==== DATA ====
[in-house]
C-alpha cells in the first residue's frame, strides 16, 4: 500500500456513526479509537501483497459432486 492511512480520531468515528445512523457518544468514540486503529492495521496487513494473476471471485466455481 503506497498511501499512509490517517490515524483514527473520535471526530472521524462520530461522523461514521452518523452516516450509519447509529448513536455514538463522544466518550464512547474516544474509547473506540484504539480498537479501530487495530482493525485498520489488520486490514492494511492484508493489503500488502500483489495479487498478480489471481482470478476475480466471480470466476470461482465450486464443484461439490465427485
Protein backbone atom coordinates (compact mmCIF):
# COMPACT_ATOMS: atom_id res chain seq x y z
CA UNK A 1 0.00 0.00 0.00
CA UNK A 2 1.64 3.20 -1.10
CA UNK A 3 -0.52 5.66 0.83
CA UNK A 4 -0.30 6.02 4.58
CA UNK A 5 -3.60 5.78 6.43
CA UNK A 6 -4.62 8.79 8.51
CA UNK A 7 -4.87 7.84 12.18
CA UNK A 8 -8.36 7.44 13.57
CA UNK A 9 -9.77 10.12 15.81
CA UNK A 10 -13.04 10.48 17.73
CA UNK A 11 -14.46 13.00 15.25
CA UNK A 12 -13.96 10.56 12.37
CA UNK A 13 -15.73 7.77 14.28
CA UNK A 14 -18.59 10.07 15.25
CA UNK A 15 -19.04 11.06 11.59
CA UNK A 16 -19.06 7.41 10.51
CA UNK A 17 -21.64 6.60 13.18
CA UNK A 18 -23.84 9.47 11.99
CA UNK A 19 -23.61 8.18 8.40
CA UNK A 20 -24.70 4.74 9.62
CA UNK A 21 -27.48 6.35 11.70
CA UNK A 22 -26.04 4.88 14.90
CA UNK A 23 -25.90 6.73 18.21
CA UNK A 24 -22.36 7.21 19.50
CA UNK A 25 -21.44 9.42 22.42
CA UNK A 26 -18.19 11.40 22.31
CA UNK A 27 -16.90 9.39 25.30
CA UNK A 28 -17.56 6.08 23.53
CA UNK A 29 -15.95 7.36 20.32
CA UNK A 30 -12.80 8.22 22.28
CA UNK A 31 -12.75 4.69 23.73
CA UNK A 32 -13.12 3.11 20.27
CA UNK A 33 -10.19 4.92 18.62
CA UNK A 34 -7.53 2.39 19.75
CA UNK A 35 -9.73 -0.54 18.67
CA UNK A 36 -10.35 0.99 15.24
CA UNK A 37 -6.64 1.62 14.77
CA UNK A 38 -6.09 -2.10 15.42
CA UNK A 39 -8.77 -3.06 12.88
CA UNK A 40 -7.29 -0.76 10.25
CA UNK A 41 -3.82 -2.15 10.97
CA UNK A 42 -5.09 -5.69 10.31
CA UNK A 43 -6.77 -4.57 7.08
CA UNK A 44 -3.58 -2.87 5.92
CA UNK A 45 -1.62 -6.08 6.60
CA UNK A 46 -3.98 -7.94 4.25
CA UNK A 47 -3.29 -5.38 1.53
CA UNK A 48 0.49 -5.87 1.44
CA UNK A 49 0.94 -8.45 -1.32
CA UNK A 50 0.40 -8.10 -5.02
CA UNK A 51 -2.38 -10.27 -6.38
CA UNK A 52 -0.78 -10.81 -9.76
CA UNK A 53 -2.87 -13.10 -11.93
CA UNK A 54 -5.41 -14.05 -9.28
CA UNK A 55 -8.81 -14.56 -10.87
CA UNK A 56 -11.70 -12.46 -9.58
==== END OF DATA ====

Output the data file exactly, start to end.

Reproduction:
[in-house]
C-alpha cells in the first residue's frame, strides 16, 4: 500500500456513526479509537501483497459432486 492511512480520531468515528445512523457518544468514540486503529492495521496487513494473476471471485466455481 503506497498511501499512509490517517490515524483514527473520535471526530472521524462520530461522523461514521452518523452516516450509519447509529448513536455514538463522544466518550464512547474516544474509547473506540484504539480498537479501530487495530482493525485498520489488520486490514492494511492484508493489503500488502500483489495479487498478480489471481482470478476475480466471480470466476470461482465450486464443484461439490465427485
Protein backbone atom coordinates (compact mmCIF):
# COMPACT_ATOMS: atom_id res chain seq x y z
CA UNK A 1 0.00 0.00 0.00
CA UNK A 2 1.64 3.20 -1.10
CA UNK A 3 -0.52 5.66 0.83
CA UNK A 4 -0.30 6.02 4.58
CA UNK A 5 -3.60 5.78 6.43
CA UNK A 6 -4.62 8.79 8.51
CA UNK A 7 -4.87 7.84 12.18
CA UNK A 8 -8.36 7.44 13.57
CA UNK A 9 -9.77 10.12 15.81
CA UNK A 10 -13.04 10.48 17.73
CA UNK A 11 -14.46 13.00 15.25
CA UNK A 12 -13.96 10.56 12.37
CA UNK A 13 -15.73 7.77 14.28
CA UNK A 14 -18.59 10.07 15.25
CA UNK A 15 -19.04 11.06 11.59
CA UNK A 16 -19.06 7.41 10.51
CA UNK A 17 -21.64 6.60 13.18
CA UNK A 18 -23.84 9.47 11.99
CA UNK A 19 -23.61 8.18 8.40
CA UNK A 20 -24.70 4.74 9.62
CA UNK A 21 -27.48 6.35 11.70
CA UNK A 22 -26.04 4.88 14.90
CA UNK A 23 -25.90 6.73 18.21
CA UNK A 24 -22.36 7.21 19.50
CA UNK A 25 -21.44 9.42 22.42
CA UNK A 26 -18.19 11.40 22.31
CA UNK A 27 -16.90 9.39 25.30
CA UNK A 28 -17.56 6.08 23.53
CA UNK A 29 -15.95 7.36 20.32
CA UNK A 30 -12.80 8.22 22.28
CA UNK A 31 -12.75 4.69 23.73
CA UNK A 32 -13.12 3.11 20.27
CA UNK A 33 -10.19 4.92 18.62
CA UNK A 34 -7.53 2.39 19.75
CA UNK A 35 -9.73 -0.54 18.67
CA UNK A 36 -10.35 0.99 15.24
CA UNK A 37 -6.64 1.62 14.77
CA UNK A 38 -6.09 -2.10 15.42
CA UNK A 39 -8.77 -3.06 12.88
CA UNK A 40 -7.29 -0.76 10.25
CA UNK A 41 -3.82 -2.15 10.97
CA UNK A 42 -5.09 -5.69 10.31
CA UNK A 43 -6.77 -4.57 7.08
CA UNK A 44 -3.58 -2.87 5.92
CA UNK A 45 -1.62 -6.08 6.60
CA UNK A 46 -3.98 -7.94 4.25
CA UNK A 47 -3.29 -5.38 1.53
CA UNK A 48 0.49 -5.87 1.44
CA UNK A 49 0.94 -8.45 -1.32
CA UNK A 50 0.40 -8.10 -5.02
CA UNK A 51 -2.38 -10.27 -6.38
CA UNK A 52 -0.78 -10.81 -9.76
CA UNK A 53 -2.87 -13.10 -11.93
CA UNK A 54 -5.41 -14.05 -9.28
CA UNK A 55 -8.81 -14.56 -10.87
CA UNK A 56 -11.70 -12.46 -9.58